### Abstract

We test the efficacy of using a single Lagrangian point to represent a sphere, and a one-dimensional array of such points to represent a slender body, in a new immersed boundary method for Stokes flow. A numerical parameter, the spacing of the Eulerian grid, is used to determine the effective radius of the immersed sphere or slender body. Such representations are much less expensive computationally than those with two or three-dimensional meshes of Lagrangian points. To perform this test, we develop a numerical method to solve the discretized Stokes equations on an unbounded Eulerian grid which contains an arbitrary configuration of Lagrangian points that apply force to the fluid and that move with the fluid. We compare results computed with this new immersed boundary method to known results for spheres and rigid cylinders in Stokes flow in R^{3}. We find that, for certain choices of parameters, the interactions with the fluid of a single Lagrangian point accurately replicate those of a sphere of some particular radius, independent of the location of the point with respect to the Eulerian grid. The interactions of a linear array of Lagrangian points, for certain choices of parameters, accurately replicate those of a cylinder of some particular radius, independent of the position and orientation of the array with respect to the Eulerian grid. The effective radius of the sphere and the effective radius of the cylinder turn out to be related in a simple and natural way. Our results suggest recipes for choosing parameters that should be useful to practitioners. One surprising result is that one must not use too many Lagrangian points in an array. Another is that the approximate delta functions traditionally used in the immersed boundary method perform much better than higher order delta functions with the same support.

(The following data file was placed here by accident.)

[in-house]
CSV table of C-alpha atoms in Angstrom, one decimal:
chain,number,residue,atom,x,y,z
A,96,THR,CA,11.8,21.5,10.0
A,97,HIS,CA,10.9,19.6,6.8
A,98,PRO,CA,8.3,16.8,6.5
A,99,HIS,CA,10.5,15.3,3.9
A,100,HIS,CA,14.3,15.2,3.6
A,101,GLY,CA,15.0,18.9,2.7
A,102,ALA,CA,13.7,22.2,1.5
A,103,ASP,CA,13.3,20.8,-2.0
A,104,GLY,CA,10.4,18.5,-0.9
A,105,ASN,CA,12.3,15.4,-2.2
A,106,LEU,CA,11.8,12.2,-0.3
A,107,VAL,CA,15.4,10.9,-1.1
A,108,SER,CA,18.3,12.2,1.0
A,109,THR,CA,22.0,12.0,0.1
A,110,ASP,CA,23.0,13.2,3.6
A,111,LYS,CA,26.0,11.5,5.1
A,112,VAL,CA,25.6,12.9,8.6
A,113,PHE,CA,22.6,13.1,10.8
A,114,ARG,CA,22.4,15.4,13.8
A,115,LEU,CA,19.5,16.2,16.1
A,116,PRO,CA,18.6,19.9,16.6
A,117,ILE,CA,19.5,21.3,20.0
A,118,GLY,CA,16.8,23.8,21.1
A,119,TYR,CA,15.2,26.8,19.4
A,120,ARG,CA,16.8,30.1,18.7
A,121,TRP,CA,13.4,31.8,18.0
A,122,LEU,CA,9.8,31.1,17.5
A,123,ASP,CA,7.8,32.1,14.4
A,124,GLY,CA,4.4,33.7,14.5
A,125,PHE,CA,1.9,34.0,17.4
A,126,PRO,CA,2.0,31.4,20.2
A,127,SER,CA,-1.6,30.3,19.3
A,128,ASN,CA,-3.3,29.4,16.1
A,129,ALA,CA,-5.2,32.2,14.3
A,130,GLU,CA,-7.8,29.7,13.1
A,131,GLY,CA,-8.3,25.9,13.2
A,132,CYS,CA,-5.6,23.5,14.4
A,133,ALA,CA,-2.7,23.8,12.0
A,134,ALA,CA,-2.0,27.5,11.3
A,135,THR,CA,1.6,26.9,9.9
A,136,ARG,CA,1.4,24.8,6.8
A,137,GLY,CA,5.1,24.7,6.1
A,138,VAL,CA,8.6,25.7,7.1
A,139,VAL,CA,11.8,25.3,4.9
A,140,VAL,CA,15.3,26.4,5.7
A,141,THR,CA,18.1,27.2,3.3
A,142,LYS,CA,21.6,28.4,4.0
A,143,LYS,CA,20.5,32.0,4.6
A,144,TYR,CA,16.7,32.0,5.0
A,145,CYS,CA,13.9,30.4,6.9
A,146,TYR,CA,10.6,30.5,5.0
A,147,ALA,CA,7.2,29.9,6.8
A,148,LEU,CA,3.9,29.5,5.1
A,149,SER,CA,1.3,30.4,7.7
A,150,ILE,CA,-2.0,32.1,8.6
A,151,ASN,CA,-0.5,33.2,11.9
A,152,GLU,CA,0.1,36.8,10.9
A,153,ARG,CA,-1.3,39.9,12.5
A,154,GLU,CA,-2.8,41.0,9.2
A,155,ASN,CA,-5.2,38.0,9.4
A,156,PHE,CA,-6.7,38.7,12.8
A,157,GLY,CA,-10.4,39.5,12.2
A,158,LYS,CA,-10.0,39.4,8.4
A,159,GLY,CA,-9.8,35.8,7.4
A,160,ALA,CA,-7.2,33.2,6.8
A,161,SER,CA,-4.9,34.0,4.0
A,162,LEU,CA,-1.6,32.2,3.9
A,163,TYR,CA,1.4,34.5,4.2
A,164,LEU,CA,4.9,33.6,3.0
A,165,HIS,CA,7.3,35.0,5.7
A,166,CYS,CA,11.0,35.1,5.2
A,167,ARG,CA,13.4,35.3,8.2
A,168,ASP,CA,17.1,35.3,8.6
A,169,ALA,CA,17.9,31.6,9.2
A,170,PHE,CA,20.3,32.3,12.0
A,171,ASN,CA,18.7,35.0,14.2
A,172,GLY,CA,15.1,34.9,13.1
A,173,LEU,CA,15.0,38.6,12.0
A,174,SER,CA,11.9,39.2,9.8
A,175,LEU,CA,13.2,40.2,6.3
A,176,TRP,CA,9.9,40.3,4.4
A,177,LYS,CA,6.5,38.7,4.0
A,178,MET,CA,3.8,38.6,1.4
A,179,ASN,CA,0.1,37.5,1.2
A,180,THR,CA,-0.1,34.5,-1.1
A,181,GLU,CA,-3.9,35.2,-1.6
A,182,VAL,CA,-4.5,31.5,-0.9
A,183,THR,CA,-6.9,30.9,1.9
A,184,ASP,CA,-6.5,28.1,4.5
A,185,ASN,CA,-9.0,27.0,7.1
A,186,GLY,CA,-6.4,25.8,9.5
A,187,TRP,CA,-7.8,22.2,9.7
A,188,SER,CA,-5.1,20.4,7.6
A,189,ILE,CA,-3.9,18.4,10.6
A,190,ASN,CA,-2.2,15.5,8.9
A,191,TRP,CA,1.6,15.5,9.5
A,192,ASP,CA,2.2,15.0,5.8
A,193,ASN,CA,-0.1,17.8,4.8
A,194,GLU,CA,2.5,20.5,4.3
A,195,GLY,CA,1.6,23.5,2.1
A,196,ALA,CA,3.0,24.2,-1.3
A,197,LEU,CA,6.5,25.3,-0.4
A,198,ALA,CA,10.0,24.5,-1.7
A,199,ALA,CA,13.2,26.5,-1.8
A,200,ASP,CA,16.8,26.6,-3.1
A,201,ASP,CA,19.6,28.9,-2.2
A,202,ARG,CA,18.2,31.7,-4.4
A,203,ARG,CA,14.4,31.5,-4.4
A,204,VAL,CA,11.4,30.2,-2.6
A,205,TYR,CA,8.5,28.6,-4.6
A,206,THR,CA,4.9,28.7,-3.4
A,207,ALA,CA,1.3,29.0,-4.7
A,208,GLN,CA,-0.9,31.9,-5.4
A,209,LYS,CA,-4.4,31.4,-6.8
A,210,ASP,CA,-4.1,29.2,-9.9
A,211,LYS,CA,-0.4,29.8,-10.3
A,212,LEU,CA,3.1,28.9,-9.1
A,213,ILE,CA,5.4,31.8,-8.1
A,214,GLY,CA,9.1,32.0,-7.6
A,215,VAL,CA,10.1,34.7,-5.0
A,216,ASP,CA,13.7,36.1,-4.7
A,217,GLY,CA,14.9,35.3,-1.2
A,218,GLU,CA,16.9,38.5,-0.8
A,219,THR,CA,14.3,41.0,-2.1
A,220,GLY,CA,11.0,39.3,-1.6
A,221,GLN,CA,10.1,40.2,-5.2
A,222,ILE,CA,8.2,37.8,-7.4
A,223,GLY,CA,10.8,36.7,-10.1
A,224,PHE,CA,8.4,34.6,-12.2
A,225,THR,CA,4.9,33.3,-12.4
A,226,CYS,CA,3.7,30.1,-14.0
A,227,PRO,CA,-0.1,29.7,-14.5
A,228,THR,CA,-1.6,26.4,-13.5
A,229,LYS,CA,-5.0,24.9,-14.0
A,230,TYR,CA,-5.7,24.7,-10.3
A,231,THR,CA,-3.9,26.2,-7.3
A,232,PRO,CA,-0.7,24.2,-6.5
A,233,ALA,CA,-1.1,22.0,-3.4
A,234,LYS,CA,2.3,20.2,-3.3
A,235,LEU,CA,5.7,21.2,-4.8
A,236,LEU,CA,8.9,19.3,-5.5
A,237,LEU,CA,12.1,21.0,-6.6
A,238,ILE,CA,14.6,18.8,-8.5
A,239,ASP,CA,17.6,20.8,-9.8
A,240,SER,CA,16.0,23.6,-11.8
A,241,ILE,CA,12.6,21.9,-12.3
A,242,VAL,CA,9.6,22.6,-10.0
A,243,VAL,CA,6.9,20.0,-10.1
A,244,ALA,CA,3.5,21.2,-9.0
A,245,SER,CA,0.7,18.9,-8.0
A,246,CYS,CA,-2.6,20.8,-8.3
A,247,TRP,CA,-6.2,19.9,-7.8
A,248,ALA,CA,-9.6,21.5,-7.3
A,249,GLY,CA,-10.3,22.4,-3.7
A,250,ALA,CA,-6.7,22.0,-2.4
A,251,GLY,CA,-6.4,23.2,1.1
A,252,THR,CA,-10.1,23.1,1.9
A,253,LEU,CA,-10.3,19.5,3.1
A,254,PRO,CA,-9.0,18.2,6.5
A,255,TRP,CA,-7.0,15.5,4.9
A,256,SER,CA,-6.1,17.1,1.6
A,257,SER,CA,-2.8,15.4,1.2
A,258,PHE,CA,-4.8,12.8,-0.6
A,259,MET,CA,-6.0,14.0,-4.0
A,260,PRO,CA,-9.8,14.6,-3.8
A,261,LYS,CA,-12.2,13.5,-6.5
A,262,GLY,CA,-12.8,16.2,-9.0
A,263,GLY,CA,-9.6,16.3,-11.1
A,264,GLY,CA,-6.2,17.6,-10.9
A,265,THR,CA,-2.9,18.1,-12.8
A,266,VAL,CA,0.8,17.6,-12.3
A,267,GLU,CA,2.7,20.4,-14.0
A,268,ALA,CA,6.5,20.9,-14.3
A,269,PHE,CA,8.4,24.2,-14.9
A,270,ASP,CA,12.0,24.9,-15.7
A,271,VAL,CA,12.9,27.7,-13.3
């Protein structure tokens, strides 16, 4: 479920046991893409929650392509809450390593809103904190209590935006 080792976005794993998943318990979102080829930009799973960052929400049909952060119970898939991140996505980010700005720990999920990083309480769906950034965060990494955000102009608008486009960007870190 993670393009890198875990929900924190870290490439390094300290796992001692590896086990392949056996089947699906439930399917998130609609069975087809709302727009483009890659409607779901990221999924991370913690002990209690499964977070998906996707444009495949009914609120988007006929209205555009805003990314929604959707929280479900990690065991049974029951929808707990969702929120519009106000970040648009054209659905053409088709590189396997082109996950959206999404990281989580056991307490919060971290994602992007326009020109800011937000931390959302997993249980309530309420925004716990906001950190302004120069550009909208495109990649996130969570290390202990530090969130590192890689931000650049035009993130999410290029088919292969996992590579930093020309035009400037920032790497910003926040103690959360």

Original language | English (US) |
---|---|

Pages (from-to) | 5397-5425 |

Number of pages | 29 |

Journal | Journal of Computational Physics |

Volume | 227 |

Issue number | 11 |

DOIs | |

State | Published - May 10 2008 |

### Fingerprint

### Keywords

- Immersed boundary method
- Numerical methods
- Slender-body theory
- Stokes equations

### ASJC Scopus subject areas

- Computer Science Applications
- Physics and Astronomy(all)

### Cite this

*Journal of Computational Physics*,

*227*(11), 5397-5425. https://doi.org/10.1016/j.jcp.2008.01.048